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  • Writer's pictureMiriam Wheeler, ND, DHANP

Is It Really Just IBS? When to Consider SIBO Instead

If you've been told your gas, bloating, abdominal pain, diarrhea, or constipation are due to irritable bowel syndrome, it may be time for additional workup and treatment.



woman hunched over on bed in pain

Irritable bowel syndrome (IBS) is one of the most commonly diagnosed digestive issues. It's considered a chronic condition that often flares, or occurs episodically. Often, patients experience periods of feeling relatively normal in terms of digestion, and then they might experience a bout of constipation or diarrhea with abdominal pain and bloating. Menstrual periods, food intolerances or sensitivities, and stress are common triggers for IBS flares.


I treat gut-related issues often in practice. It's not uncommon that I see an association between digestive issues and hormonal imbalances, mood disorders, and even autoimmune conditions. Understanding the root cause of patients' symptoms, and the interconnectedness between their gut health and other concerns/diagnoses is key to being able to successfully treat them as a whole person. While I do sometimes agree with a patient's diagnosis of IBS, it's important to me that we've thoroughly investigated the underlying cause of their symptoms. An accurate diagnosis will dictate what treatments are most indicated and inform the prognosis and management of their condition.


In general, IBS is characterized by chronic abdominal pain or discomfort and changes to stool (both its consistency or how formed it is, and/or its passage, e.g. constipation or diarrhea). Abdominal bloating is also a common symptom of IBS. There are guidelines that are often referred to when diagnosing IBS. The Rome IV criteria states that patients must have experienced symptoms at least one day a week for the past three months, and symptoms must have started at least six months ago. The symptoms can be related to defecation, frequency of bowel movements, and changes in stool appearance. Two out of these three signs must occur with symptoms to meet the criteria.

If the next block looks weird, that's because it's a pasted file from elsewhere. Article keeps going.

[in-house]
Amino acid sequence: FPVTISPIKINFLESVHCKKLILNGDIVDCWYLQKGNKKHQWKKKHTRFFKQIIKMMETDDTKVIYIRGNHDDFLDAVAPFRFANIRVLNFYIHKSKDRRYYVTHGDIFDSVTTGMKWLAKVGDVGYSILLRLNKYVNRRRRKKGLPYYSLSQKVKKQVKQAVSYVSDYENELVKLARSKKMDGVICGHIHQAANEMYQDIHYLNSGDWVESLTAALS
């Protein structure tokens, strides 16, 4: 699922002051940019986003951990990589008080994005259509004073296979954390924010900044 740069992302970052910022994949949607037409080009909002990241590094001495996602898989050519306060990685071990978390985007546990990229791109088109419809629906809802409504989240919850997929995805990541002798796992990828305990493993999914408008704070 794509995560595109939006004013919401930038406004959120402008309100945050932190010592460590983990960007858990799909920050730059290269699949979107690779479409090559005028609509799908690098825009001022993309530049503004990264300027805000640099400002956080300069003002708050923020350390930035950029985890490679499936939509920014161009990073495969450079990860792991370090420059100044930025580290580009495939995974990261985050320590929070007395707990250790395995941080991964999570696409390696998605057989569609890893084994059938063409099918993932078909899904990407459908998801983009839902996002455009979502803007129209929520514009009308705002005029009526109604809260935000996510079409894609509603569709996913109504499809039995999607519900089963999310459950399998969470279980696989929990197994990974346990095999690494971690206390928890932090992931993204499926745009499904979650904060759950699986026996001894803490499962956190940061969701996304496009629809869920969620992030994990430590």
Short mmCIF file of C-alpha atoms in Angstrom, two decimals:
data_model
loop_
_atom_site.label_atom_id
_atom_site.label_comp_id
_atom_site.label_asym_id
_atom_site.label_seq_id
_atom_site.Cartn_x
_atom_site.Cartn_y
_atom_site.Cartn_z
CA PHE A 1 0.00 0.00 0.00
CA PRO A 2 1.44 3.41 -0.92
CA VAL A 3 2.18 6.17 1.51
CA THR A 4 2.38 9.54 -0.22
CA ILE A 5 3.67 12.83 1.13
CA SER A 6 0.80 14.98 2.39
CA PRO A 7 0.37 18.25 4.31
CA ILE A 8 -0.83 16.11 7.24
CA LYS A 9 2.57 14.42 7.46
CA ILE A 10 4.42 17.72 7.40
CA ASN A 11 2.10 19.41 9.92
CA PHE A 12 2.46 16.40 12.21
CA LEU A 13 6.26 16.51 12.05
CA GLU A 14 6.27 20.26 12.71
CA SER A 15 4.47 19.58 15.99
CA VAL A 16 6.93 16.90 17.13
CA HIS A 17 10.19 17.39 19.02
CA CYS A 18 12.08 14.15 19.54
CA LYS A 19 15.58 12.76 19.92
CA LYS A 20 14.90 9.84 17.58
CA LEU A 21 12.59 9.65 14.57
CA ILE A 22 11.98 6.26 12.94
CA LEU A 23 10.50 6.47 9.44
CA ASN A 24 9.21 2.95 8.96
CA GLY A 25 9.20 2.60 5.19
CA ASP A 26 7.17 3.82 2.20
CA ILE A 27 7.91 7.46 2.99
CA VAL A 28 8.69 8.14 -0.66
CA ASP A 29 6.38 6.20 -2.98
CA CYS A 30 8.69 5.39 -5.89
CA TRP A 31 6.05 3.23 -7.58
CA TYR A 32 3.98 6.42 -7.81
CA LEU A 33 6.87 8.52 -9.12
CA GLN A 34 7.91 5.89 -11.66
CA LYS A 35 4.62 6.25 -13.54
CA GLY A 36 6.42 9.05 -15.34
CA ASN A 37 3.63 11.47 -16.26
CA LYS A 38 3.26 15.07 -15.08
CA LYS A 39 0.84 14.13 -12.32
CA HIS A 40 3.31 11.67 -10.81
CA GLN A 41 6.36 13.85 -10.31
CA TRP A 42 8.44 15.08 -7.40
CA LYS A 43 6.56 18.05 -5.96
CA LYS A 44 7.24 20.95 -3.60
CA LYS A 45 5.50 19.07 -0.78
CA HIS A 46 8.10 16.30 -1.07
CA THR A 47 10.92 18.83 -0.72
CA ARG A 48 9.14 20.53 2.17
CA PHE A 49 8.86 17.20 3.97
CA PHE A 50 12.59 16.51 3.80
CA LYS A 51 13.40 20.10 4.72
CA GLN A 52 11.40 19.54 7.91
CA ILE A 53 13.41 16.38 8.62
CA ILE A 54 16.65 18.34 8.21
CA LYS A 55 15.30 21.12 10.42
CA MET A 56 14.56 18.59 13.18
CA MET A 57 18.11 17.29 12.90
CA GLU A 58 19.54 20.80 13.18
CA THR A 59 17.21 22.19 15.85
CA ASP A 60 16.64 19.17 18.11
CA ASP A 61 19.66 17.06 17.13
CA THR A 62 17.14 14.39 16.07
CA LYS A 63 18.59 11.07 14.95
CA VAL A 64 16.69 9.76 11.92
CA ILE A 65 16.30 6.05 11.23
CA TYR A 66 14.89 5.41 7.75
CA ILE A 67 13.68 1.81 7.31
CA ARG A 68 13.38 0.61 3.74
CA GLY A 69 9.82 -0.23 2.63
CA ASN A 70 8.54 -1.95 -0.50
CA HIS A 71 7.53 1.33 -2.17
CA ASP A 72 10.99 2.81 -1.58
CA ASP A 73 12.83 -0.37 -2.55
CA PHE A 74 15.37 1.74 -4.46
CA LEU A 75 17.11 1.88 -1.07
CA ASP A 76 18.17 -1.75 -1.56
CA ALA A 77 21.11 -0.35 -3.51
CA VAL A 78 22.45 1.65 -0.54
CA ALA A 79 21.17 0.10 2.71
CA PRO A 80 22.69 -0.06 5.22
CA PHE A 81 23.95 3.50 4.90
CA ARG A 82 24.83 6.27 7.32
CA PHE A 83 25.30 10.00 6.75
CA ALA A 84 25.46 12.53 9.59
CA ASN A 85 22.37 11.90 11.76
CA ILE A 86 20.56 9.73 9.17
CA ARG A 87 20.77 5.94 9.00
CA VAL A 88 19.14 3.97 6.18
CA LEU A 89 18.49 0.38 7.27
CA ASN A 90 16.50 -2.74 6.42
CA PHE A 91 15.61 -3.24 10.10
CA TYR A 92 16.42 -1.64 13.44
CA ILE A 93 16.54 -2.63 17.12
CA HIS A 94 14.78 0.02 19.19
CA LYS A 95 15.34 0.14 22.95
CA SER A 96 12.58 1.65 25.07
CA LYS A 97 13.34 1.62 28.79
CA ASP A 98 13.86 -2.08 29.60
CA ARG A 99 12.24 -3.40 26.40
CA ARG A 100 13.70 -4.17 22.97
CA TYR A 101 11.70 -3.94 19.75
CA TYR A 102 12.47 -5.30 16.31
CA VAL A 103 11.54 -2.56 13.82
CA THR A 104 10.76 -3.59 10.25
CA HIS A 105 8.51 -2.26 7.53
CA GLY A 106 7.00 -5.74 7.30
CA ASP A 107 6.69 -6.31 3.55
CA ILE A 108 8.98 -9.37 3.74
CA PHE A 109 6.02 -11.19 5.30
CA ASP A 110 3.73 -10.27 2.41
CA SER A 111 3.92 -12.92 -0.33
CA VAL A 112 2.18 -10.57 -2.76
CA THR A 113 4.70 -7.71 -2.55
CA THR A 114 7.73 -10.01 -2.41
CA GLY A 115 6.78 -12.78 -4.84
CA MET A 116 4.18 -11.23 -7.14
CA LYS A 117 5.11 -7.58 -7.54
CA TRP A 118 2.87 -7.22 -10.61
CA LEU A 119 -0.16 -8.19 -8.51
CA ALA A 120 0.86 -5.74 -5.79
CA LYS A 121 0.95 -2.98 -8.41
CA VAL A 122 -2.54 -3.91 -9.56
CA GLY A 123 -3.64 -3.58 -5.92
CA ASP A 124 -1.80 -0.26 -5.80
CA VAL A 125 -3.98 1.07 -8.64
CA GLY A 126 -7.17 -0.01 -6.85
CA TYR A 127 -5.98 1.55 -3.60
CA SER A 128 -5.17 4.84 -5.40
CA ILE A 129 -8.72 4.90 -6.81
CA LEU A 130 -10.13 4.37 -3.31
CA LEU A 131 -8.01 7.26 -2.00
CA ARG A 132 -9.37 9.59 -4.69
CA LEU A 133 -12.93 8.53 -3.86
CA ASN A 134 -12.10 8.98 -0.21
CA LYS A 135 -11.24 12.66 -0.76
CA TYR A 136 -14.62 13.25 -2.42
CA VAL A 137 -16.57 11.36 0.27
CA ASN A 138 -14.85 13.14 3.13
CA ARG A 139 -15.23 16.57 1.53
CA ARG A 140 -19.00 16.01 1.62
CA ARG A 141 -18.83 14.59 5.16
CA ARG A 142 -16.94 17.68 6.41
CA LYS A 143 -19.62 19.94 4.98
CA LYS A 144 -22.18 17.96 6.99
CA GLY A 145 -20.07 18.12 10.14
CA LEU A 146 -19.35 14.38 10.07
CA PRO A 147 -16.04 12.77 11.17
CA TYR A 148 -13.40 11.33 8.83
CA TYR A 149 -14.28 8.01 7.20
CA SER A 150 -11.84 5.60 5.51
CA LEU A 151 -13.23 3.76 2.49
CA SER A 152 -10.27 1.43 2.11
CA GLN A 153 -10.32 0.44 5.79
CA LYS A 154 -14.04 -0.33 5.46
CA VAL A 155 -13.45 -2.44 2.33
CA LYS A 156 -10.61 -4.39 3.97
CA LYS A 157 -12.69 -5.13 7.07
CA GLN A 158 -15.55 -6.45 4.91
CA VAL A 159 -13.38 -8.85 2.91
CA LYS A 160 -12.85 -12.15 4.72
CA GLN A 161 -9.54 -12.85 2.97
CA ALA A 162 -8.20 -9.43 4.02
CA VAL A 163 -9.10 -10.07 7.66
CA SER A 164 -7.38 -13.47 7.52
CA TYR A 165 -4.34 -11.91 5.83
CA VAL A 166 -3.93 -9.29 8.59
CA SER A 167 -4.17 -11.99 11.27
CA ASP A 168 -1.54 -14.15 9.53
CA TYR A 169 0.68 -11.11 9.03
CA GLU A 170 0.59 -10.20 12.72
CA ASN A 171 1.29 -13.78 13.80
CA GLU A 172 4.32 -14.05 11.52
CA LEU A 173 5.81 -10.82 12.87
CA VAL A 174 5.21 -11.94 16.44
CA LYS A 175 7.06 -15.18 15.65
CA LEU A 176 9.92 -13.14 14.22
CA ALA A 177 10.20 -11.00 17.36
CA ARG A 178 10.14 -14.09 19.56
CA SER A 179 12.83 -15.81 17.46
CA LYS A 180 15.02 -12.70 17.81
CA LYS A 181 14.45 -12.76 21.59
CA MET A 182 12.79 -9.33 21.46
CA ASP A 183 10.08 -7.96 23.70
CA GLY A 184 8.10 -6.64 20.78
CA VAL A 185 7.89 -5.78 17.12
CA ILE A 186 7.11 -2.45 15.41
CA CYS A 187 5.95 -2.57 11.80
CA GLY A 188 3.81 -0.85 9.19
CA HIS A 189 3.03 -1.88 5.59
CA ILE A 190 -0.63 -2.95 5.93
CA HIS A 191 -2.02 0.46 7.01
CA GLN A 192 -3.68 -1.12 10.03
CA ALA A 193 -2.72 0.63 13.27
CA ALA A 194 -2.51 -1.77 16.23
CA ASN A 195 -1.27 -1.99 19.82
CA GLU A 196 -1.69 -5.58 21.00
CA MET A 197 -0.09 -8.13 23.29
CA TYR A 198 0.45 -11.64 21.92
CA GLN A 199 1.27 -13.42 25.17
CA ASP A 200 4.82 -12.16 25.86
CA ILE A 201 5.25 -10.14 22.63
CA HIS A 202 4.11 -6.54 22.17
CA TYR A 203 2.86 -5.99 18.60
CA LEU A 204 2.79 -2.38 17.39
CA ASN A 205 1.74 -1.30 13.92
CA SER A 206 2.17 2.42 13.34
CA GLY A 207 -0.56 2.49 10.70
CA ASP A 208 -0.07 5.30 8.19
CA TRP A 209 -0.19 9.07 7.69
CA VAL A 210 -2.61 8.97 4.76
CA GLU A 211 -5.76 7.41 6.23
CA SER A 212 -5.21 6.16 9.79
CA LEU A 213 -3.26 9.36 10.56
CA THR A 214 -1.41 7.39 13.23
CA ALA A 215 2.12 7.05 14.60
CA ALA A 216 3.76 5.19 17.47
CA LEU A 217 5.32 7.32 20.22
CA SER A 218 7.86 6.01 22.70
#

The five subtypes of IBS are:

  • IBS with constipation (IBS-C): stools are typically hard, in pieces, and difficult to pass, or bowel movements (BMs) feel incomplete and may occur less than once a day

  • IBS with diarrhea (IBS-D): stools tend to be loose or watery, and/or BMs occur more frequently (usually > 3/day)

  • IBS with mixed bowel habits (IBS-M): stool alternates between constipation and diarrhea

  • IBS unclassified (IBS-U): bowel habits cannot be accurately categorized as constipation, diarrhea, or mixed; typically the patient reports that diarrhea and constipation are rare

  • Post-infectious IBS (PI-IBS): the development of IBS after infectious gastroenteritis (aka "food poisoning" or "stomach flu")


While the Rome IV criteria are often referred to when making the diagnosis of IBS, technically IBS is considered a diagnosis of exclusion. This means that all other reasonable diagnoses must first be ruled out through testing, imaging, and/or other means of workup and investigation before the diagnosis of IBS should be made. However, this can be expensive and time consuming. Unfortunately for many patients, it's not uncommon to receive a diagnosis of IBS with minimal or no workup done whatsoever; for many patients, the diagnosis of IBS is made based purely on their symptoms.


The problem with this is, if the diagnosis is wrong, often the treatment is wrong too.

Generally, the conventionally offered treatments for IBS consist of dietary modifications, exercise and other lifestyle changes, stress management, and non-specific medications for symptomatic relief (e.g. laxatives, anti-diarrheals, anti-spasmodics, and even antidepressants). More recently, specific strains of probiotics may be prescribed. Treatments are expected to manage patients' symptoms, but are not curative.